We choose to face death head on and dare to defy it. We have discussed this openly with Fynn and Kady. The reality is that death comes for us all. In this situation we get a heads up, and NO, it is not as we planned, and who knows how it turns out, but we get a gift, a wake up, a call to make the most of it. The good, the bad, the plain rotten, the beautiful…you get the idea. Until this moment I have not truly known how much I have changed and grown over the last 4 years. Strangely, I appreciate the change. Hell yes, I would not have chosen this path, but, it has been given to us and we have no choice but to own it, and to have no regrets. For the first time I get to truly own the tag, Mumma Bear, that is bandied about a lot on kid cancer wards. Up until now I did not really get that. Yes, we have had time to process this news. No, it is not news we wanted.

Fact, we have got this, whatever it is. Today I have read countless messages and comments and emails from all our dear family, whanau, friends, communities, etc from around the world. I feel so loved and supported. In know a lot of you may be confused by this post. Maybe you expect me to be more sad, or down. I will remind you of my deep and dark humour on which I rely for carry me through my days.

Right now, we are choosing HOPE and LOVE. We will love while we can and make choices and plans with hope as our star.



A New Normal for Fynn

An update from Fynn’s Mom today:

Exactly one year ago today, 12/05/2014, Fynn had his first of 30 radiation treatments to his brain. The first treatment, post tumour resection, to fight Medulloblastoma. In the ensuing year he has endured countless procedures and poisons, countless assaults on his little body, countless insults to his little self.

Today, 12/05/2015, the treatment is called off. Enough. His body has taken all it can.

Although not altogether unexpected, it is still a shock, still a new normal, still something to get used to. I imagine most of our supporters are cheering as you read this. I speak for myself, Sandra, when I write this. I want to be elated that the chemo is over, BUT I just cannot bring myself to be. Actually, as the day has progressed I have felt more shrunken. (Oh please, grammar Gods, forgive me!) For us this is the beginning of another beast, another waiting game, another mental torment. Up till this point, we have been under the care of 3B, the oncology ward. Shortly we will be pushed out into the real world to fend for ourselves. That is terrifying. Only people who have walked this path can appreciate this. Please, lovely friends, don’t take that as criticism, we could not have survived this journey without the immense support we have received. For us there is always going to be the possibility of relapse, of secondary tumours, of late-effects from chemotherapy to worry about, never mind the ongoing physical rehabilitation that our Fynn faces.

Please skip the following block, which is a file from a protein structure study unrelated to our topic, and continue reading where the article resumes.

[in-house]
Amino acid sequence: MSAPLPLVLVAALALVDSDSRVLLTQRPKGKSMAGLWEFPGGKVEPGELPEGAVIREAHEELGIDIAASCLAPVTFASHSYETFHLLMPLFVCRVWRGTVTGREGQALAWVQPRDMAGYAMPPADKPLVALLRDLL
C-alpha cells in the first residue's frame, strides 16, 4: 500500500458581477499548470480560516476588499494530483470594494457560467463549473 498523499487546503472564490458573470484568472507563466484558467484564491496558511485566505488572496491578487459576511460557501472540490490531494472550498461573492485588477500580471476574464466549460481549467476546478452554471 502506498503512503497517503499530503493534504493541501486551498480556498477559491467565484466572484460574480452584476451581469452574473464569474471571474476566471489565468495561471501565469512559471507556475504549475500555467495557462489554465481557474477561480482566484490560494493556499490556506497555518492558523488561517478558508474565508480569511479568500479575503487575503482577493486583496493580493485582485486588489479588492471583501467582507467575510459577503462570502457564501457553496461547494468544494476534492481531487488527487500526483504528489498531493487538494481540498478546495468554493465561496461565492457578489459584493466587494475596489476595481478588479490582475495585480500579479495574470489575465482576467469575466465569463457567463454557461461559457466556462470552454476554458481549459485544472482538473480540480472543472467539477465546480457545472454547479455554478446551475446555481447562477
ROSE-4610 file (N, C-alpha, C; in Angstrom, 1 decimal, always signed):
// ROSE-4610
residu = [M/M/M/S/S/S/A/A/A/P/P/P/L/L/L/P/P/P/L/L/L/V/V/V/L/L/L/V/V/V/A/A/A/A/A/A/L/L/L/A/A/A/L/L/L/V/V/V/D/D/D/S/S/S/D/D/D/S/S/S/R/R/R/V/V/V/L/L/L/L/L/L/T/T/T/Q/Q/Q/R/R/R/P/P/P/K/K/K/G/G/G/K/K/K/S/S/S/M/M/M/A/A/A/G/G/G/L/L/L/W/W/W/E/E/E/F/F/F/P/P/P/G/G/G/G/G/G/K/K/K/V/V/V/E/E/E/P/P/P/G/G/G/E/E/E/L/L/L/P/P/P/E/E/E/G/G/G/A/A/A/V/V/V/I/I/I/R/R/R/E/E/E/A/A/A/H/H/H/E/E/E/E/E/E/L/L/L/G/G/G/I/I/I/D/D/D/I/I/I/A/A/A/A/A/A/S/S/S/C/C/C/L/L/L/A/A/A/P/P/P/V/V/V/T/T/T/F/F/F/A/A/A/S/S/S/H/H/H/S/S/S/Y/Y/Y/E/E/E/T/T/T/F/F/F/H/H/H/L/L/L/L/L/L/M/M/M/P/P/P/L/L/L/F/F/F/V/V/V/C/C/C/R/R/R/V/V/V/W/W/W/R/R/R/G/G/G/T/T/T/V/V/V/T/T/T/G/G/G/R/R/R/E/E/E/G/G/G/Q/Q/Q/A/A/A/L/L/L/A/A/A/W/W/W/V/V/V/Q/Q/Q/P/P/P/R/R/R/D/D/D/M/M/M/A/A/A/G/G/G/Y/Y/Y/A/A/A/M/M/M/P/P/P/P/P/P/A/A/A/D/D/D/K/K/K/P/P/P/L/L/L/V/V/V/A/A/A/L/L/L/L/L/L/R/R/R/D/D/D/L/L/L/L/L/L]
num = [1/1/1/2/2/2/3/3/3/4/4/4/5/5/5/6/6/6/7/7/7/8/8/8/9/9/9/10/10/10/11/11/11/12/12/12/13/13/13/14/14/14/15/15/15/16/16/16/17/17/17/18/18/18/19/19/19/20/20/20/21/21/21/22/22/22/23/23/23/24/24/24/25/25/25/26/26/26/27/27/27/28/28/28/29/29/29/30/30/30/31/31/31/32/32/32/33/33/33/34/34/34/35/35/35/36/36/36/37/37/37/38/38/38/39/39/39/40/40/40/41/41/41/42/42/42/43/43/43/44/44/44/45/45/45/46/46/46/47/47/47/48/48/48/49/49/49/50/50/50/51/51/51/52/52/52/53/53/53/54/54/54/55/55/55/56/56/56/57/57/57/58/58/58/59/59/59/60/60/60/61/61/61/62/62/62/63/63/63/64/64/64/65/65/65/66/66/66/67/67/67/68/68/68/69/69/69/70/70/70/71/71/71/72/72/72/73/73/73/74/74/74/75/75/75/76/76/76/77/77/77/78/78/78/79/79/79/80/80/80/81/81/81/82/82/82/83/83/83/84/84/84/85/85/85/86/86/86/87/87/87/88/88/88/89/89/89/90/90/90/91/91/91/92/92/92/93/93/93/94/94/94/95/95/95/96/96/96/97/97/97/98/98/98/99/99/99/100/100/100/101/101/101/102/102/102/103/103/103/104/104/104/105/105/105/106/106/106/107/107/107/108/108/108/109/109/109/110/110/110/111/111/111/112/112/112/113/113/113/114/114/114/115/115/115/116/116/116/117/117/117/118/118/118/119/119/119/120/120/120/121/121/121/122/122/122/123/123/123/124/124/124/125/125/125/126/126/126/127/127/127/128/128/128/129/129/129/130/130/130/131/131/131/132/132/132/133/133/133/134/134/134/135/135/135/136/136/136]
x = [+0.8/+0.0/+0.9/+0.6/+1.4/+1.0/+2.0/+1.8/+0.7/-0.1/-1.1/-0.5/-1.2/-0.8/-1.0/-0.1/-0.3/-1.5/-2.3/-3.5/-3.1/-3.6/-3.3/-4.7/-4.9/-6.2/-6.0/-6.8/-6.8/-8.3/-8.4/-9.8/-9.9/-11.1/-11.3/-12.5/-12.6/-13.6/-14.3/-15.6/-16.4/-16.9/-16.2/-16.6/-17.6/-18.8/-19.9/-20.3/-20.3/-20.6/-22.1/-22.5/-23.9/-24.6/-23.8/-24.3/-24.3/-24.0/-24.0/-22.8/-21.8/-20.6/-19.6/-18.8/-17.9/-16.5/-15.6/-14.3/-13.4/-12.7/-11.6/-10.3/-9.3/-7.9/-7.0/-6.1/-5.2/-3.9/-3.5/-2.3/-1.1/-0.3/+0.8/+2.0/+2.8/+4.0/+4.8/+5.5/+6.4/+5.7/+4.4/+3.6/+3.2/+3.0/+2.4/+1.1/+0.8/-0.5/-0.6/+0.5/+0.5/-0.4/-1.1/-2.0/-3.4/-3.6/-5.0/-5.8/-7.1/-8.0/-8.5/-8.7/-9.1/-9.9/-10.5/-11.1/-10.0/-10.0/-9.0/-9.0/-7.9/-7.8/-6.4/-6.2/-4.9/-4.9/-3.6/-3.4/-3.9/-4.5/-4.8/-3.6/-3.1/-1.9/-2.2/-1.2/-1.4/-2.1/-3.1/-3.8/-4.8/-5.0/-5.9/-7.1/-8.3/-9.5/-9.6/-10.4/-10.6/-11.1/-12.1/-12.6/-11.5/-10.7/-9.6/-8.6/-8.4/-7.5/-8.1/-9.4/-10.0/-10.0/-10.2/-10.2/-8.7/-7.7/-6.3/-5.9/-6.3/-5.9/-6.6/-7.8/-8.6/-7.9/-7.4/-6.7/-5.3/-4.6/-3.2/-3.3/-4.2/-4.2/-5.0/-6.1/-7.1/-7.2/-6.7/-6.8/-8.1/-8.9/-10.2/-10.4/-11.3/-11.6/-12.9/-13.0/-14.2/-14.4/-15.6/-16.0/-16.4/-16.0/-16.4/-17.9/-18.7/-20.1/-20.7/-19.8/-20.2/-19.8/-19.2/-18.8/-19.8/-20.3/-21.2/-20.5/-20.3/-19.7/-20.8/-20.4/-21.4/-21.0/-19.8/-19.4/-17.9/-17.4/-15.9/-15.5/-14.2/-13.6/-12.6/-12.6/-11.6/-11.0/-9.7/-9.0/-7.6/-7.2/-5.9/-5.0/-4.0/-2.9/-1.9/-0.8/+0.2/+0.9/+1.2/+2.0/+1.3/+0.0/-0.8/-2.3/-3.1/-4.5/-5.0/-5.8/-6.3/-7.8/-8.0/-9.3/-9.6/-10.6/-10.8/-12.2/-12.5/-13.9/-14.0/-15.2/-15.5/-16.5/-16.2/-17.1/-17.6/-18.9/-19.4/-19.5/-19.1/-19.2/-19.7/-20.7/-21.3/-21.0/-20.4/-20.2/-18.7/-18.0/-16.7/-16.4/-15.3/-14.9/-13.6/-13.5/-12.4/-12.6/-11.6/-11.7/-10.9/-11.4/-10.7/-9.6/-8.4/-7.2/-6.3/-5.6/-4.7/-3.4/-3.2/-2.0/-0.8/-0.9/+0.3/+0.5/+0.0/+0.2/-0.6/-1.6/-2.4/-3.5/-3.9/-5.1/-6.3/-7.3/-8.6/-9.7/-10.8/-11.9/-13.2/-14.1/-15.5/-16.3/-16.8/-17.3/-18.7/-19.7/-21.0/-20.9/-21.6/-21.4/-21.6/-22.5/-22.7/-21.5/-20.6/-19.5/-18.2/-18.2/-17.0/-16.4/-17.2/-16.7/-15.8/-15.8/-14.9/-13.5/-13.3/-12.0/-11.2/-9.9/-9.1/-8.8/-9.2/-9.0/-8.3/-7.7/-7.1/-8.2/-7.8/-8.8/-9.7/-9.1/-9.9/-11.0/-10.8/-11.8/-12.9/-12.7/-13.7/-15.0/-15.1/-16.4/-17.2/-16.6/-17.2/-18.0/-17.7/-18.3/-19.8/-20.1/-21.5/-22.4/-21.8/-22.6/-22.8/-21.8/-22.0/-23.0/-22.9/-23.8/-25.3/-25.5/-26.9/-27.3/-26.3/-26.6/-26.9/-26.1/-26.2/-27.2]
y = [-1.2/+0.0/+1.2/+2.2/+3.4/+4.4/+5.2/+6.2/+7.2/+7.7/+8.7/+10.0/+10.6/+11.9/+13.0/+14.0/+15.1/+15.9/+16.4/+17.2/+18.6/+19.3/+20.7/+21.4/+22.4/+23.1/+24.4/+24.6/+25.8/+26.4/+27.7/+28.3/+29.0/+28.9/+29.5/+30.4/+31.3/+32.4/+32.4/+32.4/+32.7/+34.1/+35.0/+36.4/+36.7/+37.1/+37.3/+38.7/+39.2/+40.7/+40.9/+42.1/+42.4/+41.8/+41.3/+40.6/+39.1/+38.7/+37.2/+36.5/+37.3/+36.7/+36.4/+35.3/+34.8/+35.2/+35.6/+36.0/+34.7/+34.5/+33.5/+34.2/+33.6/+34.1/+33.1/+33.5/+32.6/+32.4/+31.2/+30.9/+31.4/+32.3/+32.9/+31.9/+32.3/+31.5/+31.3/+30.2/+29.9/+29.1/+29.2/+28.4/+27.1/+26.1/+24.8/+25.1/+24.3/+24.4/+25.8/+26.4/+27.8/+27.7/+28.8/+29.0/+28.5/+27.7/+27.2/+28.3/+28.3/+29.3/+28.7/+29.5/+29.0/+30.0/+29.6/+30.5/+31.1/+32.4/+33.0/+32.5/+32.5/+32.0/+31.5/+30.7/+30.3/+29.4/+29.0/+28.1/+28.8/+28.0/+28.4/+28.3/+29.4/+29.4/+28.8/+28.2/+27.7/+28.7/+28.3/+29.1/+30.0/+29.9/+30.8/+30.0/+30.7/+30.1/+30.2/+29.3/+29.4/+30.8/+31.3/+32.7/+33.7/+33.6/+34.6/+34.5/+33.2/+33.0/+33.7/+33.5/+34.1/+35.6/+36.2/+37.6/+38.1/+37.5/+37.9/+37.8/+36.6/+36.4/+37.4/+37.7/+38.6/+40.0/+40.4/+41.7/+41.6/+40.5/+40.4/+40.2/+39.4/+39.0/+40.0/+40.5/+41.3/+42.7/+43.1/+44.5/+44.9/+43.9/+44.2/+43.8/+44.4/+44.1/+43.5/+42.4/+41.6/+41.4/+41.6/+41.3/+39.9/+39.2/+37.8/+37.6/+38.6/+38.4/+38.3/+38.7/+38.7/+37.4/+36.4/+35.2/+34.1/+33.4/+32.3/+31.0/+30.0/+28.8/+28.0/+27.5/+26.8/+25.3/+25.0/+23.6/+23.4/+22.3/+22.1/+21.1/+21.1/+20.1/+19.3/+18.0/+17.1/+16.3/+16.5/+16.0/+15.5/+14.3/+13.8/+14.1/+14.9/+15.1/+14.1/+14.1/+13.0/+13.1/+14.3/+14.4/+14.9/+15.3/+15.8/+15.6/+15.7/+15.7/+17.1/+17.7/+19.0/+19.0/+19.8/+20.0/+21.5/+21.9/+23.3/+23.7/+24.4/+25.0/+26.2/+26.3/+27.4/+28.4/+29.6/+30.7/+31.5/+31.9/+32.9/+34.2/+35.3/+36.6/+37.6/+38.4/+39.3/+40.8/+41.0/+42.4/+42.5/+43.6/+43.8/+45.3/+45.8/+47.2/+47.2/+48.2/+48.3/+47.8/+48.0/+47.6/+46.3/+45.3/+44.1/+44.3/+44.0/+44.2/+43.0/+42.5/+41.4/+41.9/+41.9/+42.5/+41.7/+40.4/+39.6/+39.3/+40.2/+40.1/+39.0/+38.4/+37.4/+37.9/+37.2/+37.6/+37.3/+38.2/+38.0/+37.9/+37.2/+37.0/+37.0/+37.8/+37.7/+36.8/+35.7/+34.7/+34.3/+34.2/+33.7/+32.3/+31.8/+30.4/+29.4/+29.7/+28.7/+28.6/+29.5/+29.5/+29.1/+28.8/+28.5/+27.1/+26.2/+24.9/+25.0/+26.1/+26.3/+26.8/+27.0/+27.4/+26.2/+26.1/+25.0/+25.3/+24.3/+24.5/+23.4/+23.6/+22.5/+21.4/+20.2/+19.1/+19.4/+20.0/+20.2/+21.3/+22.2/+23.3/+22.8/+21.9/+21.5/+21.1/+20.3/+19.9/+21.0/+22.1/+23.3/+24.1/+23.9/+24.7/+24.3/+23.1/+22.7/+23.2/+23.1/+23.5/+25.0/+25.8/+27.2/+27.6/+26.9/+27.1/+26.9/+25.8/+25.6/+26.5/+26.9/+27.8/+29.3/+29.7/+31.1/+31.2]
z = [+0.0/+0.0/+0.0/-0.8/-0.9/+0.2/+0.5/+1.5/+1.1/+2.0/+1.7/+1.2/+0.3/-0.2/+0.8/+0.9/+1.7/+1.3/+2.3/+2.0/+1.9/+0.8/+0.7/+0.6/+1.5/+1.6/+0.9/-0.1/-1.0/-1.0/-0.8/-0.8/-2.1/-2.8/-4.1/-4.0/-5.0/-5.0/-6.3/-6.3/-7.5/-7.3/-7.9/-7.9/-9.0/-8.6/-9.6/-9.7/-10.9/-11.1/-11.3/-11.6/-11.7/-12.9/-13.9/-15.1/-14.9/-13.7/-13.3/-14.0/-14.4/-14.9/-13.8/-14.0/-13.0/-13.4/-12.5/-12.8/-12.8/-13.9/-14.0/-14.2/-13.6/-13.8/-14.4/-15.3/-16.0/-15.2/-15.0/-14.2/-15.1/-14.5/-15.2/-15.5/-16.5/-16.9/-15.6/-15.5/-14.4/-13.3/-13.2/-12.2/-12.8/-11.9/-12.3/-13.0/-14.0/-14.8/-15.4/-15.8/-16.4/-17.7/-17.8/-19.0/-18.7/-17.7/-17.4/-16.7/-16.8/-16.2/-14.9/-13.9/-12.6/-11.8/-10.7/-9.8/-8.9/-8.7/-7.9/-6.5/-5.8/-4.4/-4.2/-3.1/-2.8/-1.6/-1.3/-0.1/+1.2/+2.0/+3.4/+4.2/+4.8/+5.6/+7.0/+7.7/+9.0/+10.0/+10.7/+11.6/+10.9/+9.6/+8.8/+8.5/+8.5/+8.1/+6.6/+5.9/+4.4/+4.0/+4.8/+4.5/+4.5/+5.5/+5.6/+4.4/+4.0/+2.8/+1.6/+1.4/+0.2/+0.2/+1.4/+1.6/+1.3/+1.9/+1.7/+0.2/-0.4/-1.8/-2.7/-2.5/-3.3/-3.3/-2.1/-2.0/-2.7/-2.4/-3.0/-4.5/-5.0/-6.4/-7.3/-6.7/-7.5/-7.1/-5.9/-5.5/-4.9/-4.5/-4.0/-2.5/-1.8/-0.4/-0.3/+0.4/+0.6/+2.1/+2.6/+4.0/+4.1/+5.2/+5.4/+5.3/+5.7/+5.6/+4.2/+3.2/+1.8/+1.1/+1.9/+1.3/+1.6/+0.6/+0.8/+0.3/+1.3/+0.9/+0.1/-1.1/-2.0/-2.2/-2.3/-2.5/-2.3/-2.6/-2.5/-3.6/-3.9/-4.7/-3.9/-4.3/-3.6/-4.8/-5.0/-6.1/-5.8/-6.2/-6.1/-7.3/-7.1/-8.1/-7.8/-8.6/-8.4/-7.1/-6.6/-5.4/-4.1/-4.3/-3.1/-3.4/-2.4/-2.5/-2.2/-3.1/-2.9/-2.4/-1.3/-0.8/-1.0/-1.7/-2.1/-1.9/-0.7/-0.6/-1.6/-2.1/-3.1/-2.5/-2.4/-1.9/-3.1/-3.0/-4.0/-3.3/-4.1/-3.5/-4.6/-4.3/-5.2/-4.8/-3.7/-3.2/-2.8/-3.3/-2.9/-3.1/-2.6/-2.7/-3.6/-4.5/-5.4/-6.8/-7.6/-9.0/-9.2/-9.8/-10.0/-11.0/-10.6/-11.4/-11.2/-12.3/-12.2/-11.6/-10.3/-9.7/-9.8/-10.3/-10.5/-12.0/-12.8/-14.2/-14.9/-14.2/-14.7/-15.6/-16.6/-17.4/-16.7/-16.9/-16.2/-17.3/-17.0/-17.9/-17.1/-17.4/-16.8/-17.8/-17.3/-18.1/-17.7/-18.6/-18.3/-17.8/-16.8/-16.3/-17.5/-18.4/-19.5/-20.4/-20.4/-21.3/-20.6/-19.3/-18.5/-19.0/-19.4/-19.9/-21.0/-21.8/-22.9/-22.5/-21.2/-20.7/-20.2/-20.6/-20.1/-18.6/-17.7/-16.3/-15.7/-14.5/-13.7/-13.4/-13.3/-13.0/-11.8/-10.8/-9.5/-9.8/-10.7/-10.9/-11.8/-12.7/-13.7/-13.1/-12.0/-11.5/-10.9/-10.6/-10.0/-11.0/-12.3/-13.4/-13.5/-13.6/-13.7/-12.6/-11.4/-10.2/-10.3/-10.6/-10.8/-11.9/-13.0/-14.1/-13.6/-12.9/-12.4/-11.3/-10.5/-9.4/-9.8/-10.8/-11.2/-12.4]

His hair will grow back, he will get rosy cheeked, he will put on weight, but he will NEVER be that boy I took to the ED back in 2014, he just will not have the same potential again.

Once again, no need to comment. Once again, thank you for loving us, warts and all. xx

Onwards and upwards. Today he asked and we could not say no to maccers, chicken nuggets. Sadly he seemed to enjoy them!

Fynn Mac

My Friend Fynn


So this morning I woke up feeling a bit sad for myself and a bit fed up. My lymph drainage seems to have decided to take an early Christmas break leaving the swollen, spongy tissue feeling rather sore and pretty freaky looking.

The pec muscles on my right side are bunched really tightly and will not move an inch, despite my best massaging efforts. As a result my radiated bionic boob (a fantastic term stolen from a fellow blogger and breast cancer survivor) is once again sitting much higher than the non-radiated bionic boob. Making it extremely difficult to find clothes to mask this freakishness.  So a trip to Gillian will be required this week, I just hope she can see me!